Norway – A team of Norwegian scientists at The Foundation for Scientific and Industrial Research (SINTEF) is working towards creating a replacement for plastics that is derived from wood.
In collaboration with Norwegian company Borregaard, SINTEF is experimenting with a wood fibre of only 100 nanometres in diameter, called micro-fibrillated cellulose (MFC), with which they want to manufacture a membrane that disables access to gases such as oxygen. If they succeed, MFC might be used as a reinforcement material for biodegradable plastics to protect foodstuffs in the form of bottles, jars and plastic foil.
Project Manager and Senior Scientist Åge Larsen states that, while most of today’s plastics are petroleum-based, it is important to create a climate-friendly alternative to plastics. ‘Our aim is to develop materials that will, ideally, be climate-neutral,’ he says. ‘In any case, as the oil runs down, we are going to need alternative raw materials.’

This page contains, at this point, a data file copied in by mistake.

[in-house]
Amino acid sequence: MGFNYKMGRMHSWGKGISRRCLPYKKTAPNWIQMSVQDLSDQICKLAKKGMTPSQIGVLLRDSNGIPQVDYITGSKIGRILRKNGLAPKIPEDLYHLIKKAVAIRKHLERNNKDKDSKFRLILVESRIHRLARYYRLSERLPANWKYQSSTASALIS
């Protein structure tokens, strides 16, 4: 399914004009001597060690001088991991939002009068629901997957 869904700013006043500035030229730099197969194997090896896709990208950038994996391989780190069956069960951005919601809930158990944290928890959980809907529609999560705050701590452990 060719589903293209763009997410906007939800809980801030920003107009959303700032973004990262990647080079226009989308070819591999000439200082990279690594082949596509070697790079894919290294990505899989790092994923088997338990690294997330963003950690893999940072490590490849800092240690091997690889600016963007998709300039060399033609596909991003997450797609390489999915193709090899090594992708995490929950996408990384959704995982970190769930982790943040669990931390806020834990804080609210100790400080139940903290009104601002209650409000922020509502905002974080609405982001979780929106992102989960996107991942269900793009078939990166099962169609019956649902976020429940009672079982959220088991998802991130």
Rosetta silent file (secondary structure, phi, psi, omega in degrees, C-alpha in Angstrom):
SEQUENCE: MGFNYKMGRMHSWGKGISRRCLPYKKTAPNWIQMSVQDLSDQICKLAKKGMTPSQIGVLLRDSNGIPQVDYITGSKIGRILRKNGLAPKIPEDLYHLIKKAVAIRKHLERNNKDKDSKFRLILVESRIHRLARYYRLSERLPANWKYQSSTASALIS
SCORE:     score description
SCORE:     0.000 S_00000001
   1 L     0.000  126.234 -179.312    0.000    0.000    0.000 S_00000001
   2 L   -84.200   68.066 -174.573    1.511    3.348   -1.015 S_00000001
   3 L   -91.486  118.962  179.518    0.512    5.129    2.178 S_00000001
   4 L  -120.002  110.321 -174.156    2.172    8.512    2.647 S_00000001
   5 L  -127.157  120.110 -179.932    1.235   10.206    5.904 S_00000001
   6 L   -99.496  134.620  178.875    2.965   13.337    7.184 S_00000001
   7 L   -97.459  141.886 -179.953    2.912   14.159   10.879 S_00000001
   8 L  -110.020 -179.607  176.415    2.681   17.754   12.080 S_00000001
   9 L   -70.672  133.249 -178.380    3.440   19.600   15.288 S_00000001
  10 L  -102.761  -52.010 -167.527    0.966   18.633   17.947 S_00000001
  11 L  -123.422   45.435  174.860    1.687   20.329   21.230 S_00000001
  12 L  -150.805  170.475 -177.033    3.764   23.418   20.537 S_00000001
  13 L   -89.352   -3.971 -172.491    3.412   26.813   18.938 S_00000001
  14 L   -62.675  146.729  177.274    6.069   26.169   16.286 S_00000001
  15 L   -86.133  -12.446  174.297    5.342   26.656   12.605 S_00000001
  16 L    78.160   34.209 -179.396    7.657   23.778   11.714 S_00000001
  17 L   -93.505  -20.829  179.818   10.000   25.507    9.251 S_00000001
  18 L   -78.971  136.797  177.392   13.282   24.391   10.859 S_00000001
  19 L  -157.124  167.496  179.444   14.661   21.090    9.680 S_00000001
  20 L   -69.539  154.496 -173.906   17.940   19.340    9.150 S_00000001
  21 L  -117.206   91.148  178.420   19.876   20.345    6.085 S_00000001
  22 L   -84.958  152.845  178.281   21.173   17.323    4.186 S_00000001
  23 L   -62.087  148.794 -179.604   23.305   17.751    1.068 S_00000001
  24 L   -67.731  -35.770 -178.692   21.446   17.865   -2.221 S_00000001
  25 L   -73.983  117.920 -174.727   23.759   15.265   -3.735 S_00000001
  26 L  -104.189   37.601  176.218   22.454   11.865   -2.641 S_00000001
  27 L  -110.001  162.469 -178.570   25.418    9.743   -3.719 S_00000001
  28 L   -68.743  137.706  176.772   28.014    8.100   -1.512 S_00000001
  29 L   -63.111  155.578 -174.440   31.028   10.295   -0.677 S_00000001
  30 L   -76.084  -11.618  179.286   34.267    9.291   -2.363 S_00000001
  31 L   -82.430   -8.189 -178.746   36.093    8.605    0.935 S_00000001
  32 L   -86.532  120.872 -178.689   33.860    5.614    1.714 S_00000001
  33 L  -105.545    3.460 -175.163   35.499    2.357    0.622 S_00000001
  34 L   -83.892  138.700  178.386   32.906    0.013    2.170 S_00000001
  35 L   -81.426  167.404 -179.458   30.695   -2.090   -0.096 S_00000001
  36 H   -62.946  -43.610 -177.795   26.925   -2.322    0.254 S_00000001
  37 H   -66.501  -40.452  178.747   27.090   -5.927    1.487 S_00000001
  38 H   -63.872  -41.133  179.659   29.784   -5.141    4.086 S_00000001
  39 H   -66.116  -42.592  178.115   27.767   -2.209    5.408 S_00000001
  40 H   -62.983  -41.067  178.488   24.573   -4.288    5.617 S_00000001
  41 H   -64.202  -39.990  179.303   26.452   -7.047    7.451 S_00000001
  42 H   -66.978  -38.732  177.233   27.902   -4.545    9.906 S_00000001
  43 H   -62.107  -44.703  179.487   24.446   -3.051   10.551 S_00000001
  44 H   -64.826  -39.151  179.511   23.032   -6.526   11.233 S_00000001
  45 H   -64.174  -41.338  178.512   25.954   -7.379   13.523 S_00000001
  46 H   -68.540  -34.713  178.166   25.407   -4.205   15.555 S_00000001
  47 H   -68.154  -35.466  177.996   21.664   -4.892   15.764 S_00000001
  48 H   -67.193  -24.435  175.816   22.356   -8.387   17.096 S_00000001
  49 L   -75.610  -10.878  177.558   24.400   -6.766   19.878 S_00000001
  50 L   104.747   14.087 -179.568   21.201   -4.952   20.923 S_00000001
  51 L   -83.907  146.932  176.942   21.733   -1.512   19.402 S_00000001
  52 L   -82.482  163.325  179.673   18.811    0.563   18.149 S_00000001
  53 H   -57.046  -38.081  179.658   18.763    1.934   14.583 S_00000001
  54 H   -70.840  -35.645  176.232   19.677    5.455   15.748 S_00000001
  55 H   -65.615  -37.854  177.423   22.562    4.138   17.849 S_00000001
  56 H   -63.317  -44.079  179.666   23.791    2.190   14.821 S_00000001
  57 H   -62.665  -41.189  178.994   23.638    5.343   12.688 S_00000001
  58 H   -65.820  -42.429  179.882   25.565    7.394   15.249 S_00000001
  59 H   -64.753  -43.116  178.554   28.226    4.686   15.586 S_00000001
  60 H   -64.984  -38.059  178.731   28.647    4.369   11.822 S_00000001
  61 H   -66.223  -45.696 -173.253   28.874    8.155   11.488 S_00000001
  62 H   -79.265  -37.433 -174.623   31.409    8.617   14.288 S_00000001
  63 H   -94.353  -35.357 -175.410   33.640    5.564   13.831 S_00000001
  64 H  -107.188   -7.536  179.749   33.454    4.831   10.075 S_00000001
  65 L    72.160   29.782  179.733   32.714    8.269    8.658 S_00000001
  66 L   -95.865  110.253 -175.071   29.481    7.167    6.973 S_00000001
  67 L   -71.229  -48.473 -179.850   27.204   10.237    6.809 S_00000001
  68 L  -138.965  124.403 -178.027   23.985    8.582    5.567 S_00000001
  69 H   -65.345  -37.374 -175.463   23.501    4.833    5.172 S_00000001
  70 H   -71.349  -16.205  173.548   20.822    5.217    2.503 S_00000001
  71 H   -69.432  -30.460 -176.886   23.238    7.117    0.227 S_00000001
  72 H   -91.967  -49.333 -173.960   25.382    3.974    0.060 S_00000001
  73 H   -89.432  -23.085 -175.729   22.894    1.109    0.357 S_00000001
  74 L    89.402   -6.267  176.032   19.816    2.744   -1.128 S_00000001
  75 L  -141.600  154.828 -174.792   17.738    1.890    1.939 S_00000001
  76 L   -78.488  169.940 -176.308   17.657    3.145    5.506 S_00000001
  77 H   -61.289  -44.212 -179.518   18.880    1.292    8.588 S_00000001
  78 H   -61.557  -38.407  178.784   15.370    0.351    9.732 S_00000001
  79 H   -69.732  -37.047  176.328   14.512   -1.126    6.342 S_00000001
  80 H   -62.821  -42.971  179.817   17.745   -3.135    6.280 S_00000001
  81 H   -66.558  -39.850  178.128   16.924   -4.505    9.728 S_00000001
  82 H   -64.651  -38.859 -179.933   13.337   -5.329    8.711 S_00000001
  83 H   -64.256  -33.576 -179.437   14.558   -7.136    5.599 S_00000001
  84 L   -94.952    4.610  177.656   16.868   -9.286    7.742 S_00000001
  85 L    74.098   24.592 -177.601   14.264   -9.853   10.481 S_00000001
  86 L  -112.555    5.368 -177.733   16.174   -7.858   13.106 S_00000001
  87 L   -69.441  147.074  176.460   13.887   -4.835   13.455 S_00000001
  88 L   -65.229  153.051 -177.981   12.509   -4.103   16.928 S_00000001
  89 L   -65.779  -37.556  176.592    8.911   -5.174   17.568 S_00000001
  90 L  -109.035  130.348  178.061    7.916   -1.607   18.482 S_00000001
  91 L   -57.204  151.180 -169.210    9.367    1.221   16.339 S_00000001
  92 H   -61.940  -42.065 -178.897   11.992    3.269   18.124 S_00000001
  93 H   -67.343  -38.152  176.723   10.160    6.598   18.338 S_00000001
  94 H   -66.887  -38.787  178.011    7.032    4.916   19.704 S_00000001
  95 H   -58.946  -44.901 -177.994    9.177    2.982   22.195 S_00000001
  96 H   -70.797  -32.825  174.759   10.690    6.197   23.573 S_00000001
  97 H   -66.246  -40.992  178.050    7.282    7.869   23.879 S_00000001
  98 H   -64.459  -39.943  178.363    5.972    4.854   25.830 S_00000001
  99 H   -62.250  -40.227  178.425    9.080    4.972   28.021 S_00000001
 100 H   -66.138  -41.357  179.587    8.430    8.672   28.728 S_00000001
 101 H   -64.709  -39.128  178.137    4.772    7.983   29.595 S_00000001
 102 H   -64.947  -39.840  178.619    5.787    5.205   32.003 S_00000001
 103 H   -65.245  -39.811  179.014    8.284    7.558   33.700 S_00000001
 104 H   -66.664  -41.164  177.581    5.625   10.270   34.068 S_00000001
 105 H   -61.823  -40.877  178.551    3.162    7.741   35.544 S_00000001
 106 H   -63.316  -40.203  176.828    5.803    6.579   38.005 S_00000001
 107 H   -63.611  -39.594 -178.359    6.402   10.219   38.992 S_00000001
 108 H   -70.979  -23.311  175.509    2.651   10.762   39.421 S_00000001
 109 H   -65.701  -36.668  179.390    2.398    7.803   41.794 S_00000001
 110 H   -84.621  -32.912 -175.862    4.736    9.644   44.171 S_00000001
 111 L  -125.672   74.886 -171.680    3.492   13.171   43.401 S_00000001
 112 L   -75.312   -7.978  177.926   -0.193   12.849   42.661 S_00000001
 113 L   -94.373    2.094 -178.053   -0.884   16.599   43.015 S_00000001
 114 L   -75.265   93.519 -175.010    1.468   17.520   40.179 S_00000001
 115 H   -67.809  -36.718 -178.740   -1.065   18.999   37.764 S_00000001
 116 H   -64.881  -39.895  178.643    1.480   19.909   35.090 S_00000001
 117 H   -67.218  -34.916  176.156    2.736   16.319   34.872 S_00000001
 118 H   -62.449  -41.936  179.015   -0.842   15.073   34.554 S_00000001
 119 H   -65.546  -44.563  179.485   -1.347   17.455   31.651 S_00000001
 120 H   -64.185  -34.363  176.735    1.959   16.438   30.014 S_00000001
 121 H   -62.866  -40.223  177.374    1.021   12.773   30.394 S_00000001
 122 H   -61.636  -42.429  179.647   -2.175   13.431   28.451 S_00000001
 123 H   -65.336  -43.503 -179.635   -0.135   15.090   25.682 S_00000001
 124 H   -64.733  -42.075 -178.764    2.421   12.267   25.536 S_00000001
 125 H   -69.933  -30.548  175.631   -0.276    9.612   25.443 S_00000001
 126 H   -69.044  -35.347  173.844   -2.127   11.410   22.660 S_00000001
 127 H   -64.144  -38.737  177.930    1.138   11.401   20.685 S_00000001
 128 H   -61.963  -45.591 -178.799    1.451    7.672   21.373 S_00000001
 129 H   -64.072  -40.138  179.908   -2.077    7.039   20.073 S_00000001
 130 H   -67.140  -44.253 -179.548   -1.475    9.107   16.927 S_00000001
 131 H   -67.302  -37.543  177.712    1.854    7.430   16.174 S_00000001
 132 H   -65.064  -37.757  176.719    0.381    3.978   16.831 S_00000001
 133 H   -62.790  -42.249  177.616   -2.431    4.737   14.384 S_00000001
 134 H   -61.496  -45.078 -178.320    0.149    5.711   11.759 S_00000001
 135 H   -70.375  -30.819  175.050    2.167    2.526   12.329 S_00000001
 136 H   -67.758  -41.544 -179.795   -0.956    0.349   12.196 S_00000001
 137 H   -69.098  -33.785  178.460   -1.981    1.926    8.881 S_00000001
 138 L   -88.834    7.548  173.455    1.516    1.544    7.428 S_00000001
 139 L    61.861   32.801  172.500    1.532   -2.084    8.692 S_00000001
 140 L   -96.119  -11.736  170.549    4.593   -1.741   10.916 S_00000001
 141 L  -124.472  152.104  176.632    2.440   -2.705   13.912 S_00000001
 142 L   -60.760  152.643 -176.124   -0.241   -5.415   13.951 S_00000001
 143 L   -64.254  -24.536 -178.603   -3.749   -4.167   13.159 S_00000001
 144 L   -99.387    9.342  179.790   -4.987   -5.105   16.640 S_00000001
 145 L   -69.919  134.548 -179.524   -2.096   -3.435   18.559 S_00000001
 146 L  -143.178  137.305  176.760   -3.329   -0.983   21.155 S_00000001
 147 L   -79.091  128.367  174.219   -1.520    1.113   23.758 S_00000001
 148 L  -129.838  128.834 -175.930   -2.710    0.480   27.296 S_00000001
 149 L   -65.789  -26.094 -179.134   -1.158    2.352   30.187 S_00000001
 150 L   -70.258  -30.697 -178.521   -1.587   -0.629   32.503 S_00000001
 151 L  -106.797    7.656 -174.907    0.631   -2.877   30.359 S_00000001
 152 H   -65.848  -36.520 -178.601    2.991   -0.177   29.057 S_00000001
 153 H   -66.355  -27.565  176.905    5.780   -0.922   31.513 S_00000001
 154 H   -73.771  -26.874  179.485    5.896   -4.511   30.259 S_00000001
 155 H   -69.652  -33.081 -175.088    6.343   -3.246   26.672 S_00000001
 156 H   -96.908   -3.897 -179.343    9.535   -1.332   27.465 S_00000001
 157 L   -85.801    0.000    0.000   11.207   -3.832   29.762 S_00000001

According to Mr Larsen, recycling has only limited effectiveness in reducing the amount of plastic waste. ‘Recycling is useful, but in practice, recycled plastics often end up a step or two lower down the quality ladder than the original raw material,’ he says. ‘This is why we believe that MFC fibrils in combination with bioplastics will help us produce high-quality, environmentally-friendly packaging.’
The first prototypes are expected in a couple of years.
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